“For far too long, mental healthcare and the associated, necessary reforms have been neglected in Pakistan. This is not just a public healthcare disaster but also a gross violation of human rights of a highly vulnerable segment, which, according to some estimates, may comprise up to 25 per cent of our population. Pakistan has no mental health policy or plan; it allocates no budget for mental healthcare; even after repealing the Lunacy Act of 1912 and the devolution of powers, no province has been able to implement an iota of its mental health legislation since the passage of the 18th Amendment.”
Mental health reforms. Dawn. 3rd December 2018.
“With a staggering population growth rate of 2.4 per cent, Pakistan has the second-largest young population in the world. Every fourth Pakistani today is between the ages of 10 and 19 years. Pakistan’s National Human Development Report, 2018, defines the youth as a critical force “which will prove to be either a dividend or a disaster” for the country. Clearly, this human force needs to be in a state of well-being in which they realise their potential; can cope with the normal stresses of life; can work productively; and are able to make meaningful contributions to their community. This is also how WHO defines ‘mental health’.”
A teenage dream. Dawn. 8th October 2018.
“The foremost right of the mentally ill is access to treatment. In Pakistan, psychiatrists are not just few and far between, they are also concentrated in urban clusters. At best, districts have one or two specialists. It is not uncommon for a family to travel from Balochistan to Karachi, or from the Northern Areas to Islamabad, to seek medical help. A family can spend thousands of rupees on travel for a single consultation. Given the skewed ratio of patients to specialists, consultations are brief, expensive and long awaited. More often than not, there are serious questions about the scientific and ethical aspects of mental health practices in terms of diagnostic and therapeutic skills.”
Human rights & mental health. Dawn. 18th September 2018.
“For countries like Pakistan, economic growth is understandably a necessary prerogative. There is a large body of scientific evidence to confirm the significant association between mental health and economic indices. Citizens with poor mental health struggle to avail employment opportunities and make progressive choices, both paramount for human development. Mental health problems constitute an enormous economic burden for individuals and societies. For Pakistan, it is estimated that the overall cost of mental disorders in Pakistan is well over Rs250 billion per annum. This includes the economic cost of lost productivity.”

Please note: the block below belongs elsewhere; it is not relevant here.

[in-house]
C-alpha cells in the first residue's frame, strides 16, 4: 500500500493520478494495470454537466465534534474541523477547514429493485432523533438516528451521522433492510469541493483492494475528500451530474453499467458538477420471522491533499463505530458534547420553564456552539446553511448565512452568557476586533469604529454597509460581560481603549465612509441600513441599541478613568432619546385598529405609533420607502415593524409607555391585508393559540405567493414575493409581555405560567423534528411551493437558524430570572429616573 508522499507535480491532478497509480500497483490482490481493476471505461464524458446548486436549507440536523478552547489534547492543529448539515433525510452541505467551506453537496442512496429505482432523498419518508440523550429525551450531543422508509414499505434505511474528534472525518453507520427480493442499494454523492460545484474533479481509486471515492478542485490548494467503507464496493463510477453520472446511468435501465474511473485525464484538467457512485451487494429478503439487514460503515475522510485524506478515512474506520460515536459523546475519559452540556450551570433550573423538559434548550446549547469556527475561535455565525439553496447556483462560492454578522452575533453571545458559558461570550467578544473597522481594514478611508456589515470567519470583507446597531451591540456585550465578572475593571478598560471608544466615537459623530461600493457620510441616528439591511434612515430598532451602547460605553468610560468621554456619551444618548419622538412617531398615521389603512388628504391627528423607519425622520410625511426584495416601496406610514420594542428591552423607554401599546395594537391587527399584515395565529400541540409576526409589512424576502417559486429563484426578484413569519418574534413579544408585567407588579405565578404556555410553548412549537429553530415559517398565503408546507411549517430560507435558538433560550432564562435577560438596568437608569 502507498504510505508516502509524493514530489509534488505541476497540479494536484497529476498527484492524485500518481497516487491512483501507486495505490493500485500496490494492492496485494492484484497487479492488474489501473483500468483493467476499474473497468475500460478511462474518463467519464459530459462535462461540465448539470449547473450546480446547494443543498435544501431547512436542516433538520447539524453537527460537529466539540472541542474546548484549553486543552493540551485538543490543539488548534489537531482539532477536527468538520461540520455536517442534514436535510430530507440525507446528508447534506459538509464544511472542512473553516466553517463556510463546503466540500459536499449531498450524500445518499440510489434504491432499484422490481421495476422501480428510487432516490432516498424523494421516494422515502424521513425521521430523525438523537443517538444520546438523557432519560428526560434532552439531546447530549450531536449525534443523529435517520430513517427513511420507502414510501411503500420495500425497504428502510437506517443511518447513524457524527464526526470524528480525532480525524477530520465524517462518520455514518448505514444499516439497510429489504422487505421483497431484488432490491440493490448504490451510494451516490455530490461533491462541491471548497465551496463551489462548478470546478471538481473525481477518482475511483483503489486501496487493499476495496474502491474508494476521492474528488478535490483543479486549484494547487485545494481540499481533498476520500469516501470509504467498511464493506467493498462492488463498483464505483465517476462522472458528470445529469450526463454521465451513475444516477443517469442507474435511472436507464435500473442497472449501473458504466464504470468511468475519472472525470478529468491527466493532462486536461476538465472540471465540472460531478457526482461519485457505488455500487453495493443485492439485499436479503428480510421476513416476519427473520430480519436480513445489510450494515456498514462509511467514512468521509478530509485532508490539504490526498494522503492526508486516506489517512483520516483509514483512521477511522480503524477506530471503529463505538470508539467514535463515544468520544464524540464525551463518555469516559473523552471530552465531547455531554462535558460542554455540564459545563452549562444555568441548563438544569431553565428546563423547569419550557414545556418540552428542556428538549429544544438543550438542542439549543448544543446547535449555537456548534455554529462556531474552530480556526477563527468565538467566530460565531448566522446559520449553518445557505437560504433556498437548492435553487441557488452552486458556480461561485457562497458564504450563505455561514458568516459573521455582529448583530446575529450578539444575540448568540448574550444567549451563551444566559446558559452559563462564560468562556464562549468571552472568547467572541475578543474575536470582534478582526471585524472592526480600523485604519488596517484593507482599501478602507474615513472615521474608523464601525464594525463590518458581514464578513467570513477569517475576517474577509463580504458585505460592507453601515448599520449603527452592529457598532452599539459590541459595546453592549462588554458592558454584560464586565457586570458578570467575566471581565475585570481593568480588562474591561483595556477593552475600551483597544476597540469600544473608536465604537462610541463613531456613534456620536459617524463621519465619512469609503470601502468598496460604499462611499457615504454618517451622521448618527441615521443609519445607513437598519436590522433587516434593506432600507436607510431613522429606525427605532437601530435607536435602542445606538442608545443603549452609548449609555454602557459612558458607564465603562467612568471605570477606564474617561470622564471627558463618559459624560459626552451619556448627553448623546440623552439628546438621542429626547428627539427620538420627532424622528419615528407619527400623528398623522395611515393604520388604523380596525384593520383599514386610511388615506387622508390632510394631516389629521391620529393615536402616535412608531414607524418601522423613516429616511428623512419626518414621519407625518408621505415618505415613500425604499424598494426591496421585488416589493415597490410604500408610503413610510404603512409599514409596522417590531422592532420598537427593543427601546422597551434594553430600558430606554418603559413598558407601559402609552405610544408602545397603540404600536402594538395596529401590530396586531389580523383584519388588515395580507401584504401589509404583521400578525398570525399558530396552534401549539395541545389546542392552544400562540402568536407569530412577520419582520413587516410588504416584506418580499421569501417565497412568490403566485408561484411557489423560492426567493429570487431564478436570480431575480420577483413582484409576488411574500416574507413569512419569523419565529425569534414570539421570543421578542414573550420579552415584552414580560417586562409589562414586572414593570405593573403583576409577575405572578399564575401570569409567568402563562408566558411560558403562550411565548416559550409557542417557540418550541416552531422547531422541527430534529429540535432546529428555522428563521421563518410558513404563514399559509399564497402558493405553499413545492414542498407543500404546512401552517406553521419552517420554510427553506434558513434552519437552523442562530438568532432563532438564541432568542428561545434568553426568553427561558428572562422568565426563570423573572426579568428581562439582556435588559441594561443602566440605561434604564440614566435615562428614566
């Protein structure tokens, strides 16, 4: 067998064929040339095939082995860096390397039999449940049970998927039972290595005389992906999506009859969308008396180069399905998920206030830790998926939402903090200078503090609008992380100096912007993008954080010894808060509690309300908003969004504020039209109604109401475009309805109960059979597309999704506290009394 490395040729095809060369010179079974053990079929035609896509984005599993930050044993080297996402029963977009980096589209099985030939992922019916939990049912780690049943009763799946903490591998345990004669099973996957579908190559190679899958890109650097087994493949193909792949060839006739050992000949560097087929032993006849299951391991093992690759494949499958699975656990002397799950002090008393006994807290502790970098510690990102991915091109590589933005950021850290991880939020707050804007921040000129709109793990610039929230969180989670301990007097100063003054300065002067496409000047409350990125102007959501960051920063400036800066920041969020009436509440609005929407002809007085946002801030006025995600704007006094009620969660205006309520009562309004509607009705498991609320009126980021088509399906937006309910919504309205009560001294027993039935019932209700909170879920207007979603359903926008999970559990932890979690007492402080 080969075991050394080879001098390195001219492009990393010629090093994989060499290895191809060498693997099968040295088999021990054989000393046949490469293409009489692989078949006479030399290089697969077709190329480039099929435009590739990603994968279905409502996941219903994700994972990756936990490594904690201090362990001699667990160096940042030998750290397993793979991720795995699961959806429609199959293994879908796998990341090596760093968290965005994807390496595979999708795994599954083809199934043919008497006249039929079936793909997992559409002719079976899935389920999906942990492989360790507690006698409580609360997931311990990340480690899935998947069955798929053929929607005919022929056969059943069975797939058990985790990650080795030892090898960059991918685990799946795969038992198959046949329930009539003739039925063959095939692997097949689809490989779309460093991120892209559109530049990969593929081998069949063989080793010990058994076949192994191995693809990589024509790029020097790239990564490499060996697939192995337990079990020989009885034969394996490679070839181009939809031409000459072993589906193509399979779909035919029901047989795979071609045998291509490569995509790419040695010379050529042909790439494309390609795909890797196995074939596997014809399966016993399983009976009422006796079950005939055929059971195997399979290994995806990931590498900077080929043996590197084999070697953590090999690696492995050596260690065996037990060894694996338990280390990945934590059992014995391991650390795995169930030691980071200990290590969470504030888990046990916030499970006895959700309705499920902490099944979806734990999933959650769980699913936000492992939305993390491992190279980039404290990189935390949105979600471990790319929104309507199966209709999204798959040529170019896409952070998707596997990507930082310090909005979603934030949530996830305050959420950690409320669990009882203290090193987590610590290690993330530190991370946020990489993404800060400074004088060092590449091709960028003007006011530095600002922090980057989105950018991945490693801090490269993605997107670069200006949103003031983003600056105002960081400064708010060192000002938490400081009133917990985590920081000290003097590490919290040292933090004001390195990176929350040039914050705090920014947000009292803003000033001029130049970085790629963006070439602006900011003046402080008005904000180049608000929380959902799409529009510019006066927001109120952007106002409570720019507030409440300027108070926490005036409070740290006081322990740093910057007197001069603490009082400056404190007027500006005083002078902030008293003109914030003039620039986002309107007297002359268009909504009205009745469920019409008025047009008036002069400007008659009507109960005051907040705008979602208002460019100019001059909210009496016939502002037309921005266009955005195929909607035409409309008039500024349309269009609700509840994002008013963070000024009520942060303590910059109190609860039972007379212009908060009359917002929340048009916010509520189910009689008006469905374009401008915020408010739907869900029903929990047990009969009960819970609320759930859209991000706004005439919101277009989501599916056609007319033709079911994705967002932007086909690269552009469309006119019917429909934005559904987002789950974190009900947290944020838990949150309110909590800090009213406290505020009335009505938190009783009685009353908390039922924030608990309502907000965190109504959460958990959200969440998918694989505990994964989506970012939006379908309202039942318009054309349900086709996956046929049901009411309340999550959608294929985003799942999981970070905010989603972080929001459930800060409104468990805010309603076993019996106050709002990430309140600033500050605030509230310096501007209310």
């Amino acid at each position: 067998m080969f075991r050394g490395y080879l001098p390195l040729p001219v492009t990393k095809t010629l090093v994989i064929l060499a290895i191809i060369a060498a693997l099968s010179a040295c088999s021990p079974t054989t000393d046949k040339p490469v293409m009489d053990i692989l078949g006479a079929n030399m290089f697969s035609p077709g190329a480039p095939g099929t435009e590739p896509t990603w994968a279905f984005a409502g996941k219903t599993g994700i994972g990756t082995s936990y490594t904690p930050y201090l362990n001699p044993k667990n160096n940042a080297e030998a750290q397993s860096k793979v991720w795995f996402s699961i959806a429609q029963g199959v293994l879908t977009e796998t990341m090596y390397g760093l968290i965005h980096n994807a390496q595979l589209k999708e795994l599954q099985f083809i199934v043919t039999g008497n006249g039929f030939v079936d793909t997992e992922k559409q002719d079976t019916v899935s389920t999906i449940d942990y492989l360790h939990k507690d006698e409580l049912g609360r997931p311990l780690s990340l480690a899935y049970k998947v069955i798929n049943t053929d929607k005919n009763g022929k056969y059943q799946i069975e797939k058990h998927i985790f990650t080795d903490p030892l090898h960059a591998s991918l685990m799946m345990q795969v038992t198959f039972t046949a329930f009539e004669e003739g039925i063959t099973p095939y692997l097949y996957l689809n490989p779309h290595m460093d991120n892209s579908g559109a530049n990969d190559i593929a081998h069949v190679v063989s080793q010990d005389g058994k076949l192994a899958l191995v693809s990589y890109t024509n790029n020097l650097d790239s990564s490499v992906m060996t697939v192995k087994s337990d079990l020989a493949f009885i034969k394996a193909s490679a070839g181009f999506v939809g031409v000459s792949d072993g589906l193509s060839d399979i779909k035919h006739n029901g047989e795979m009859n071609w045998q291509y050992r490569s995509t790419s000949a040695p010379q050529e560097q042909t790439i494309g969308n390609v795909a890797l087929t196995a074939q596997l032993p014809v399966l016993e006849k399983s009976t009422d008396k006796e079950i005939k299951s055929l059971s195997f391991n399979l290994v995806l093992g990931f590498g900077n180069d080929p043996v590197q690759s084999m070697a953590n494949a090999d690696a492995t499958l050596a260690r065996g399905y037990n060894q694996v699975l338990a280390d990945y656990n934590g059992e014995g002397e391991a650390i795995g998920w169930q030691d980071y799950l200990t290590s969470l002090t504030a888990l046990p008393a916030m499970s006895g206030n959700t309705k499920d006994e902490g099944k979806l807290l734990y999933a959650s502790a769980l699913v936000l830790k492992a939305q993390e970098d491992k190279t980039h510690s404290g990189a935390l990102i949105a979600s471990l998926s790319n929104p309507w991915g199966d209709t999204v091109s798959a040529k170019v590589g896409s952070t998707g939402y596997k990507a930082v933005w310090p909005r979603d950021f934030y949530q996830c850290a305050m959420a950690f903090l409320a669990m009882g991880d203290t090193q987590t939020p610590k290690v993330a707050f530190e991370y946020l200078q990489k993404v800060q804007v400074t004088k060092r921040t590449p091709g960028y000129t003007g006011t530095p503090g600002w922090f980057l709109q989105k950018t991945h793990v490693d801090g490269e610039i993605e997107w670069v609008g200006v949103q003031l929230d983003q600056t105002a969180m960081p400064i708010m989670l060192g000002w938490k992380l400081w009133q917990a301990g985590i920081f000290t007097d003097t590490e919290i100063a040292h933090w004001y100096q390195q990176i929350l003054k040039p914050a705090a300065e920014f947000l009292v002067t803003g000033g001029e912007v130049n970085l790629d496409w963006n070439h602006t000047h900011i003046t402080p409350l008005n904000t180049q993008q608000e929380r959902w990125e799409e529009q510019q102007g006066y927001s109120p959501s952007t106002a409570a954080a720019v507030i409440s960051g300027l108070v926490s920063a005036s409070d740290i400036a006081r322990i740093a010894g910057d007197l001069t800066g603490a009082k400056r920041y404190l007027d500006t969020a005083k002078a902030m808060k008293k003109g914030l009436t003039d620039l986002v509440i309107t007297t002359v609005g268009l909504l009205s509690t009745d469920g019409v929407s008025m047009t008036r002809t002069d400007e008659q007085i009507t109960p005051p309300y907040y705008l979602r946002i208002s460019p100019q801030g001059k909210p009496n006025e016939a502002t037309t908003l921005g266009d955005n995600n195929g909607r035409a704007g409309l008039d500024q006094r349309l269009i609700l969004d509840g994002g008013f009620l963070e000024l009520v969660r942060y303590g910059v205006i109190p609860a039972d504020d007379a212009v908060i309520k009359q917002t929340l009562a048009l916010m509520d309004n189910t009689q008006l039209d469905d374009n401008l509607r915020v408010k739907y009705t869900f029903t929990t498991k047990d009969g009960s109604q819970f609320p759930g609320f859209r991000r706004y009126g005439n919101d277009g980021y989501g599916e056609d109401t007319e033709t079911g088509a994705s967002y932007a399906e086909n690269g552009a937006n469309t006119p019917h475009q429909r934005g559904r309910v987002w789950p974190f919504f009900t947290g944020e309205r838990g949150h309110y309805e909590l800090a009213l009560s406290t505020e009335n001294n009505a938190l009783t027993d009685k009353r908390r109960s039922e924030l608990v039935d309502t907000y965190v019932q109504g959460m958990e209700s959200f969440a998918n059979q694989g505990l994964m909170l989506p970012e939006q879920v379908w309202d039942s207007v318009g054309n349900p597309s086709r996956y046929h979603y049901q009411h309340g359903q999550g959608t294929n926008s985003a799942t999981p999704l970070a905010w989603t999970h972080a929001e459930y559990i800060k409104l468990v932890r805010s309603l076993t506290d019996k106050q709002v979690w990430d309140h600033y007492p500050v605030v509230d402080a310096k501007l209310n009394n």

Development & mental health. Dawn. 20th August 2018.
“At the moment, Pakistan does not have forensic psychiatry services — a specialised branch of psychiatry that provides assessment and treatment of offenders with mental illness in prisons, secure hospitals and the community. Such psychiatric expertise is routinely required to assist criminal justice proceedings to certify cases presenting with an insanity defence (those pleading insanity at the time of the offence) or the fitness of a prisoner to stand trial or undergo a sentence. Of late, a few high-profile cases have highlighted the need for psychiatrists as expert witnesses, as well as for concerted efforts that can plug the gaps in forensic mental healthcare.”
Prisoners or patients. Dawn. 28th April 2018.
“Unfortunately, the stigma attached to mental disorders discourages, and often delays, seeking help. Healthcare professionals also often overlook and fall short of detecting and managing common mental disorders in the elderly. Healthcare professionals involved in primary care need to be trained to promptly detect and manage common physical and mental disorders. Great care needs to be taken to curb practices that involve the prescription of unnecessary drugs, or the perpetuation of polypharmacy among the elderly. Doctors need to be better trained to manage challenging behaviours through simple psychological interventions, counselling skills, informational and supportive care.”
Supporting Seniors. Dawn. 16th March 2018.
“Survivors of childhood sexual abuse struggle with strong emotional reactions like anger, betrayal, helplessness, depression, fear, confusion, shame and guilt. Many describe feeling ‘unworthy’ and ‘dirty’ and suffer from poor self-esteem. Many continue to endure their grief with remarkable resilience. But some face interpersonal challenges; difficulties forming healthy sexual relationships; social dysfunction; and are at a much higher risk of mental disorders including depressive illness, self-harm and substance abuse.”
Stealing childhoods. Dawn. 13th Feb 2018.
Currently 3000 patients with complex mental health problems are registered.
Complete case records of patients are maintained with confidentiality.
Consultations are offered by appointment only.
No admissions offered.
+92 51 8351122 (9pm-10pm)
Mental Health Resource Centre (MhRC)The objective is to raise awareness about mental health issues and contribute towards building
capacity to recognise and deal with mental health problems through advocacy, consultation, research & training.
Meditrina is located in the city of Rawalpindi with easy access from both Murree road & IJP road.
It is a 5 minutes walk from 6th Road Metro bus station & 15 minutes drive from Zero point, Islamabad.